I'd been wanting to read this biography for several years, ever since buying a copy of The Book of Merlyn that has an introduction by Sylvia Townsend Warner, in which she describes the beginning of T. H. White's "Arthur book": White was thirty when he rented the gamekeeper's cottage. He had done with his past, he was on good terms with himself, he was free. His solitude was peopled by a succession of hawks, a rescued owl, a setter bitch on whom he unloosed his frustrated capacity to love. Now in I'd been wanting to read this biography for several years, ever since buying a copy of The Book of Merlyn that has an introduction by Sylvia Townsend Warner, in which she describes the beginning of T. H. White's "Arthur book": White was thirty when he rented the gamekeeper's cottage. He had done with his past, he was on good terms with himself, he was free. His solitude was peopled by a succession of hawks, a rescued owl, a setter bitch on whom he unloosed his frustrated capacity to love. Now in the Morte d'Arthur, he had a subject into which he could unloose his frustrated capacity for hero worship, his accumulated miscellany of scholarship, his love of living, his admiration of Malory. From the few pages of that introduction it's obvious how literary a writer she is (she was a novelist herself) and how well she understands White. The full biography is written with the same level of insight and rich language. She strikes the right balance between her own reading of White, others' readings of him, and his readings of himself. She devotes plenty of space to excerpts from his letters and journals, and one of my favorite things about her book is the long quotations she provides from White's former students, from the era in the early 1930s when he taught English at a boys' school in Stowe. In some ways those were probably his best days, and it's good to see him as a young man, through the eyes of his pupils. They saw him as wild, romantic and trustworthy, all of the things I think he wanted to be: "When he read out Hopkins's Pied Beauty or Nothing is so beautiful as Spring I got both poems by heart within the day and would recite them in exactly his manner." "I know that he read and explained to me [the Edward Thomas poem] Fifty Faggots so that many years later when a prisoner-of-war I could remember it without seeing it and got from it something I could not have got without it." "He had a number of crazes – horses, aeroplanes, snakes, and so on. I remember the snake craze well, as we used to wander around the neighbouring countryside looking for them. I think this fitfulness of feeling gave an impression of reassuring amorality in him, and as he liked diffident and worried boys several of them (including me) went to him with their adolescent emotional troubles." "I remember at the age of 16 driving his Bentley at 85 miles per hour on the way to the airfield near Northampton where he was learning to fly. I was a very small 16 and I can remember that my feet would hardly reach the pedals and allow my eyes to see over the bonnet." You can see aspects of Merlyn in those descriptions—the eccentric teacher who counteracts sadness with learning, who can produce snakes and rabbits and other small animals for inspection, who can see the shape of the future better than most. White was not Merlyn though. The biography makes clear that Merlyn and similar characters were an invention that White more than anyone needed to believe in—a fantasy of help that always comes when you need it most. After Stowe came the period when he lived in his gamekeeper's cottage, wrote The Goshawk and began work on The Sword in the Stone. From that point forward, the story of his life gets sadder with each new chapter. Although he had seen it coming, and had thought it all through in the books of The Once and Future King, he was baffled by the war, and probably even more baffled after it was over. What does one do when the world was going to end, but then didn't after all? He wasn't the type to be overwhelmed with relief and move forward with gladness simply for his own survival. What follows is a series of books that don't fully live up to the standards set by his Arthur success, declining health and loneliness. Townsend Warner is direct in dealing with White's sexual problems: he struggled with "a latent sadism", was most attracted to teenage boys, which was something he never acted upon. Instead he had only a few brief attempts at relationships with women, which quickly ended in failure, and towards the end of his life a series of infatuations with young men whom he never slept with and who seemed to be most interested in his money. One of the most devastating sections of the biography deals with an exchange of letters between White and David Garnett, a fellow author who was one of his lifelong friends. White is insulting on the subject of Garnett's latest novel, Aspects of Love, objecting in particular to the sexual promiscuity portrayed in the novel. Garnett is angry, as anyone in his position would be, but responds out of all proportion, suggesting that White's views on sexual morality are based in perversion. The exchange ends with White writing to another of his friends, "I managed to write to Bunny Garnett about his novel the day I wrote to you – only to get, this morning, a furious letter denouncing me for being a medieval moralist, etc. It has made me feel quite ill. How restful it would be if there were no human beings on the world at all. If there was only a religious order which not only took a vow of perpetual silence but also decided to go to bed for ever, how gladly I would join it." Rather than Merlyn, in the end White most resembles his version of Lancelot, the Ill-made Knight. Like Lancelot, he was at heart the boy who "thought that there was something wrong with him. All through his life – even when he was a great man with the world at his feet – he was to feel this gap: something at the bottom of his heart of which he was aware, and ashamed, but which he did not understand." Like Lancelot, he "felt in his heart cruelty and cowardice, the things which made him brave and kind." White was kind. Any acts of meanness seem to have been blunders or poor attempts to cover uncertainty, never deliberate attempts to cause pain. He was full of gratitude for the people who were kind to him (especially Julie Andrews, "plainly a darling person"). He hated violence and feared it, which made him suspect he was a coward, while at the same time his reasoning told him it's the act of resorting to violence that is cowardly—a troubling problem on all sides for a young man with pacifist instincts living through World War II. In The Book of Merlyn, finally, he allows Arthur to resolve the problem in his mind, or at least to understand it fully, only at the moment when he is knowingly heading towards his death. For anyone still among the living the problem remains, and I don't think White ever felt comfortable in his own reasoning about violence, its use and morality. It took me a long time to read the very end of the book. For weeks I had only twenty pages left and couldn't read them. His death is exactly as sad as I knew all along it was going to be. Also, for me, troublingly little is known about it. He died at age 57 from a heart problem of some kind, traveling on a ship, alone except for one of his young men, who was along as his secretary and staying in a separate cabin. He's buried in Athens because he had no family close enough to want his body brought home. I badly want to know who wrote his epitaph—"Author who from a troubled heart delighted others". Sylvia Townsend Warner would probably know, but she doesn't say in the book and she's dead also. She ends by quoting White on the subject of his death: "I expect to make rather a good death. The essence of death is loneliness, and I have had plenty of practice at this." I hope, though, in the end, he remembered the breadth of history that often comes as a comfort to the characters in his novels, and felt less lonely. I hope he died with the words he gave T. natrix in mind: "A good man's example always does instruct the ignorant and lessens their rage, little by little through the ages, until the spirit of the waters is content: and so, strong courage to Your Majesty, and a tranquil heart."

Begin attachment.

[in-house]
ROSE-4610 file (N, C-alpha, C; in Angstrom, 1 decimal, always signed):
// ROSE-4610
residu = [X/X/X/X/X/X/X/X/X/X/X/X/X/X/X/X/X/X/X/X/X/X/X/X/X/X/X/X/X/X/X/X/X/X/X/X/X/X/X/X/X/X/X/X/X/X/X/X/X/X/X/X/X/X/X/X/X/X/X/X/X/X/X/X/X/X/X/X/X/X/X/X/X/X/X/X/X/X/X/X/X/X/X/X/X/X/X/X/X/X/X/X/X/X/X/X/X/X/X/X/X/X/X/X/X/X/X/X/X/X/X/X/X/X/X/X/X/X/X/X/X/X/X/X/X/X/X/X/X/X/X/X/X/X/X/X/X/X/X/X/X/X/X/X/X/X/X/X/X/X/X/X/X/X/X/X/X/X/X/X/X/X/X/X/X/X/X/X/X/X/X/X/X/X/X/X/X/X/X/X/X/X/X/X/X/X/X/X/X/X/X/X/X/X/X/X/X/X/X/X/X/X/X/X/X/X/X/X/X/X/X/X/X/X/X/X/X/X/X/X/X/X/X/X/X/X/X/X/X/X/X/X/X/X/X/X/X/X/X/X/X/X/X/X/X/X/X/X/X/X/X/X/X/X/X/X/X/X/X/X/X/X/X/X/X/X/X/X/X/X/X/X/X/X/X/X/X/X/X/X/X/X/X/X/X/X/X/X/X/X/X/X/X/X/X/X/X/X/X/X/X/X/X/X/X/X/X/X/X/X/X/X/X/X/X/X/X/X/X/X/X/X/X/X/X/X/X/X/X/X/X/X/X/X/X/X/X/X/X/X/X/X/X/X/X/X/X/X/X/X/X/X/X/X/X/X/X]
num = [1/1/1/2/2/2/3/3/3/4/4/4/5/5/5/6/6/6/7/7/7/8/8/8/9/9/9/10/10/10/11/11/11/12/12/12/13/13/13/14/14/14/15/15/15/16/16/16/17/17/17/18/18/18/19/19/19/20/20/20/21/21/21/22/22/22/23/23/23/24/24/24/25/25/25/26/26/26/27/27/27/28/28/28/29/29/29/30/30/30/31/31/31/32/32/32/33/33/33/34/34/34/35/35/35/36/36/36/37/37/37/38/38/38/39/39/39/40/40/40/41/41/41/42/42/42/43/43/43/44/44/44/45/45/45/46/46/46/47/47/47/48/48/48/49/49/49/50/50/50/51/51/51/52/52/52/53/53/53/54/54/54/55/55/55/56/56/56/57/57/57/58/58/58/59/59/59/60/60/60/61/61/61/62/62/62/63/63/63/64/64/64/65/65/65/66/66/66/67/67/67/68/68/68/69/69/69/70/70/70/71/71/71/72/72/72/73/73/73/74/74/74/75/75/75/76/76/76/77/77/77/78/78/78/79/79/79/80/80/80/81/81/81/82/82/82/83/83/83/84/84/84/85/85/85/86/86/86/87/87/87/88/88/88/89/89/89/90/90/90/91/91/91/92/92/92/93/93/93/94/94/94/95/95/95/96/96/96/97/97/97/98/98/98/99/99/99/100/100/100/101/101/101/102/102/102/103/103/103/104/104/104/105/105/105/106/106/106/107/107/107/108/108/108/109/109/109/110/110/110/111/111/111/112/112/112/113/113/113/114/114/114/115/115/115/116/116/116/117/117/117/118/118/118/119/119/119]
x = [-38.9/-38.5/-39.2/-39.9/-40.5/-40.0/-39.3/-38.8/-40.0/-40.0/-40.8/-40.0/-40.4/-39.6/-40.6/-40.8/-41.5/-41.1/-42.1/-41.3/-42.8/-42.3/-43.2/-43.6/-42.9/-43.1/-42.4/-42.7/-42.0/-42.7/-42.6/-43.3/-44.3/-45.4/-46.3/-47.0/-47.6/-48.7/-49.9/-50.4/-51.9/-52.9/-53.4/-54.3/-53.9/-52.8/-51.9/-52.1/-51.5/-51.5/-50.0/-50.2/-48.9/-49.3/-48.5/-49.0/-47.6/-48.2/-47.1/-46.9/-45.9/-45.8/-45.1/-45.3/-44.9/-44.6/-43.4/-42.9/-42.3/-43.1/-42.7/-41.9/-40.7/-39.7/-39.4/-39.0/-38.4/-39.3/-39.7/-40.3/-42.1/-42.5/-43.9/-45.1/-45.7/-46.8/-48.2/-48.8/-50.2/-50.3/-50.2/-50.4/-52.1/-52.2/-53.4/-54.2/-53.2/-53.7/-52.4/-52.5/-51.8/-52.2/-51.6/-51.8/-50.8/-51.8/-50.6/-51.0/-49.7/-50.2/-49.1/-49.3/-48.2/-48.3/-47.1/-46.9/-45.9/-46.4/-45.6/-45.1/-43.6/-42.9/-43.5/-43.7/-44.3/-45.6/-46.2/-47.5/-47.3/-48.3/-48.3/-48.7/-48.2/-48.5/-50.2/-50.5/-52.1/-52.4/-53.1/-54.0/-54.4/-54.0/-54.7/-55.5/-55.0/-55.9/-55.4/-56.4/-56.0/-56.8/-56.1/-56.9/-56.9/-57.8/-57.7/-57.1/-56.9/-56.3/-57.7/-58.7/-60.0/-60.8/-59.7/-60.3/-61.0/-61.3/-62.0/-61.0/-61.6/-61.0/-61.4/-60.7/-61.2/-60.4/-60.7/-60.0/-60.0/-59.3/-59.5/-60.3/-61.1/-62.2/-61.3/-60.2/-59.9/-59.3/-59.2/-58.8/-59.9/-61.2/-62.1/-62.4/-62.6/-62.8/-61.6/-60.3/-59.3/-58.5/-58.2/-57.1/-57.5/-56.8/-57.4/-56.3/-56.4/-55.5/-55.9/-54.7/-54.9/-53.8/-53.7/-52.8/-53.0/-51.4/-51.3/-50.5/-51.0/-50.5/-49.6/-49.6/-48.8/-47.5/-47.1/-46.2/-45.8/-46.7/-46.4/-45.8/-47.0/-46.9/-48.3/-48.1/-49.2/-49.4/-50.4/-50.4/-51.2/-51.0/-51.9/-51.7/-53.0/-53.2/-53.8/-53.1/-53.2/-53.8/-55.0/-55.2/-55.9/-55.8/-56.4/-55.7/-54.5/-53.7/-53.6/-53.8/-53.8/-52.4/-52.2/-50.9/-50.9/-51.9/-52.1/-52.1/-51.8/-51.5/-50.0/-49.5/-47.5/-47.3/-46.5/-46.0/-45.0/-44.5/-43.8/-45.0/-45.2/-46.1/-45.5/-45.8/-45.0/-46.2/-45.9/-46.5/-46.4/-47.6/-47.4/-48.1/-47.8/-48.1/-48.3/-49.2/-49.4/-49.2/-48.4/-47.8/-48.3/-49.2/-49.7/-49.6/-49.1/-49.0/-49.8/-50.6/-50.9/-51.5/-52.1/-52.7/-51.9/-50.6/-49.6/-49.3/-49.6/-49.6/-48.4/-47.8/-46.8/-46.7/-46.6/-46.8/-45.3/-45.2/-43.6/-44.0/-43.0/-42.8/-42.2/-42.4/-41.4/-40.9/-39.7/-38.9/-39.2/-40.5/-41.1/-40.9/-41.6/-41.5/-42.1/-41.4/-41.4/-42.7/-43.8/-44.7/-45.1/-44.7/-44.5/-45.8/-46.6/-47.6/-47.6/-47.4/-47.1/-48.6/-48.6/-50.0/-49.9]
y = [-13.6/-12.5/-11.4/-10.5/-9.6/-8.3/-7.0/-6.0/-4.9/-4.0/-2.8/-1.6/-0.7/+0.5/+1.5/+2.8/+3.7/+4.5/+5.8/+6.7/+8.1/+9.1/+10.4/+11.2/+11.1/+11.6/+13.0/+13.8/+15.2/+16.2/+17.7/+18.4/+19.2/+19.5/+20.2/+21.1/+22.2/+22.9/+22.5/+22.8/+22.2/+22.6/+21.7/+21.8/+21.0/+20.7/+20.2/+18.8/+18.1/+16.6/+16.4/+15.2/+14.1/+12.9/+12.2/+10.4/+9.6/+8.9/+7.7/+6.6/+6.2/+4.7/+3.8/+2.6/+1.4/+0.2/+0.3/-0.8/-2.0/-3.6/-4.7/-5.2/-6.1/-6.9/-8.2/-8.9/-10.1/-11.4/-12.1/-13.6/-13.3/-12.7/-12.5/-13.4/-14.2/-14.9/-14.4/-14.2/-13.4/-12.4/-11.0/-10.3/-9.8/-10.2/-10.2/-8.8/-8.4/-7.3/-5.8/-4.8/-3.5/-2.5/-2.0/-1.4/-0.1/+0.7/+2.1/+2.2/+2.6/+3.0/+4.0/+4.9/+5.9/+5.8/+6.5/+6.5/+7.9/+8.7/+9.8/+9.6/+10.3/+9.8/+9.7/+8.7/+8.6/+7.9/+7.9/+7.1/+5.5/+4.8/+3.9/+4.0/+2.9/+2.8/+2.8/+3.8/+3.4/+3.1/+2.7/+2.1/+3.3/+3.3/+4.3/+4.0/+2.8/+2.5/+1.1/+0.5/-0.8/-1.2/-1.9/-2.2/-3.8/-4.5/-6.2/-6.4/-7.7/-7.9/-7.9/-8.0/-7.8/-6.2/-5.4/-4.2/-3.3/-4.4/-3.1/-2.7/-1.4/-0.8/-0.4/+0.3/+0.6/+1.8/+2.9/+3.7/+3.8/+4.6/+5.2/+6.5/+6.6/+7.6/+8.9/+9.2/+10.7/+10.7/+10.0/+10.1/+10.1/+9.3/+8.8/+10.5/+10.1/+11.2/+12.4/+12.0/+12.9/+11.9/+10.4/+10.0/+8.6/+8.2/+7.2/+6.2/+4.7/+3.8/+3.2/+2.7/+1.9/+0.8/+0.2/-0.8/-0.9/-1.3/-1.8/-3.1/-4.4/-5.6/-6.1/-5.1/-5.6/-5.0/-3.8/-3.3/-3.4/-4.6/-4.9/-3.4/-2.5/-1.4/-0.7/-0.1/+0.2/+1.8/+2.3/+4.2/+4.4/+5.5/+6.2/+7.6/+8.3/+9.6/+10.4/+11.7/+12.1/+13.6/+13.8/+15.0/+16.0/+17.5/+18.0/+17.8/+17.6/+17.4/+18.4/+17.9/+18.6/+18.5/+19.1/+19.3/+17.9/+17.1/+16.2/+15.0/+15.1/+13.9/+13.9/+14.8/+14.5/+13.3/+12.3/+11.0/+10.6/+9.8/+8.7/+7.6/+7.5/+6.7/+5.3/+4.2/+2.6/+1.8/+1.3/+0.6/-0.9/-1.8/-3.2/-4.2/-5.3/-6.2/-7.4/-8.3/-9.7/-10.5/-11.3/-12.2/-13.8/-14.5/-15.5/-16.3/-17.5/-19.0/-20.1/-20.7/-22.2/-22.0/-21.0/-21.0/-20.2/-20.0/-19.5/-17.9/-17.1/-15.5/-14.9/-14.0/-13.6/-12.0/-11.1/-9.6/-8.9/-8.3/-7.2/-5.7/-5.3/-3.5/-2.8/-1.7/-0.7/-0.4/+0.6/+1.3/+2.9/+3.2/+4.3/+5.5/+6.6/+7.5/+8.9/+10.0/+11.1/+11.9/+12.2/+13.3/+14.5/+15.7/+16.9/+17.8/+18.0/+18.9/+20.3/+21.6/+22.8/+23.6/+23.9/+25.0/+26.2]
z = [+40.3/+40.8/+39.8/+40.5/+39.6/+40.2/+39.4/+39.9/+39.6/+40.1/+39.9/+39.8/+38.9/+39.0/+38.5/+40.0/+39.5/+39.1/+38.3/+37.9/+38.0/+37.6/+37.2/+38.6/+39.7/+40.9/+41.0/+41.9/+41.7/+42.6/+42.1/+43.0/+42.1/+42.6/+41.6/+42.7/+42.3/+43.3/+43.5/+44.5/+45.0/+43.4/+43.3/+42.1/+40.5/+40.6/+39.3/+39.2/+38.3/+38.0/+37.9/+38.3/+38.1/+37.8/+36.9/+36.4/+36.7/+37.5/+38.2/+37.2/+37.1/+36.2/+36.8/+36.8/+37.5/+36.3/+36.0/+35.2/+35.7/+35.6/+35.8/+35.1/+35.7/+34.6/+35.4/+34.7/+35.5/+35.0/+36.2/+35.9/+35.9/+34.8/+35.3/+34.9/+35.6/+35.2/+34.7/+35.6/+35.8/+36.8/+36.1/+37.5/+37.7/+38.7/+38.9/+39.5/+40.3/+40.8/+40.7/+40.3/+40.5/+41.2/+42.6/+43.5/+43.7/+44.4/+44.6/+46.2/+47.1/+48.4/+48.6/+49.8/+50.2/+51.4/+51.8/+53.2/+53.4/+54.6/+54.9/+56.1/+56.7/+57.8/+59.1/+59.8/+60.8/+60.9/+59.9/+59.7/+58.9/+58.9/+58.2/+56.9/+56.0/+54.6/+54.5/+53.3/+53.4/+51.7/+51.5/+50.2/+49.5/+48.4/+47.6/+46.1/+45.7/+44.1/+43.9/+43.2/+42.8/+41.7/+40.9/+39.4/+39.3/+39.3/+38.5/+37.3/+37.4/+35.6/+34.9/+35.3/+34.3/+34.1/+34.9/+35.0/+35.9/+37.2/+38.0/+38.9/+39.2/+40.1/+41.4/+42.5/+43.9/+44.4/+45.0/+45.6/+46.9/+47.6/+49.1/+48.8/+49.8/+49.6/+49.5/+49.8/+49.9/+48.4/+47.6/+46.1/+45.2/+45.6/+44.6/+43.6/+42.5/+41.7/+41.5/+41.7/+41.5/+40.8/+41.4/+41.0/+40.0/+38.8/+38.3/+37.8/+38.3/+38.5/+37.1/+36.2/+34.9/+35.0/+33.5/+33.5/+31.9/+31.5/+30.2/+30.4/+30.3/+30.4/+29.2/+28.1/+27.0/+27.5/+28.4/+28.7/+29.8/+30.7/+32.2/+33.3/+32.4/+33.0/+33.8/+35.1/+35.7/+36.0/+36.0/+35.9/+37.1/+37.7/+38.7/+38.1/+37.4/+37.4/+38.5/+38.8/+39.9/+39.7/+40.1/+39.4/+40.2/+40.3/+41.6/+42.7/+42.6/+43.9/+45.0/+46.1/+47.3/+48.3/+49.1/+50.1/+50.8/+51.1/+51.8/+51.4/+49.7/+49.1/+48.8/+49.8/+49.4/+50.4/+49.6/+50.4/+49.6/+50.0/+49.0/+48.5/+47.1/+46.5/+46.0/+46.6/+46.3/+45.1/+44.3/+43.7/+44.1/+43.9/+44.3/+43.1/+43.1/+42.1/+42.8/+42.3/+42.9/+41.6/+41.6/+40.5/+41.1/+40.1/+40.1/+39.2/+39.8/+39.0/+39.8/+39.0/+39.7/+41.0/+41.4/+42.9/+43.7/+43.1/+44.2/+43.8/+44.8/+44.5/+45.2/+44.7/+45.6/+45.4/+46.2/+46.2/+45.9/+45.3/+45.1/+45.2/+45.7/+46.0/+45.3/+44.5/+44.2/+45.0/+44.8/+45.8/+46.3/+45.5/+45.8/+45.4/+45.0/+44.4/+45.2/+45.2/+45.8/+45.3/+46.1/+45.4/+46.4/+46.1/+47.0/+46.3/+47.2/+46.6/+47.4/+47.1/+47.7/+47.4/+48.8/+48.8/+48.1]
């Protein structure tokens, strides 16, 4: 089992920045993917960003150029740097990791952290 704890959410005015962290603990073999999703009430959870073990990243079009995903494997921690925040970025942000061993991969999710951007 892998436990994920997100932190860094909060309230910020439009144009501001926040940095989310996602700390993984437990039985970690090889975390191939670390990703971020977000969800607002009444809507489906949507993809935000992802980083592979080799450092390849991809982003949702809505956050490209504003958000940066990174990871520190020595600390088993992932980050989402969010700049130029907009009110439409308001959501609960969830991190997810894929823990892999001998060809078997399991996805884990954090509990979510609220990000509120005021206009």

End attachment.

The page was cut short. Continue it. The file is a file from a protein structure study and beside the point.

2. 5 out of 5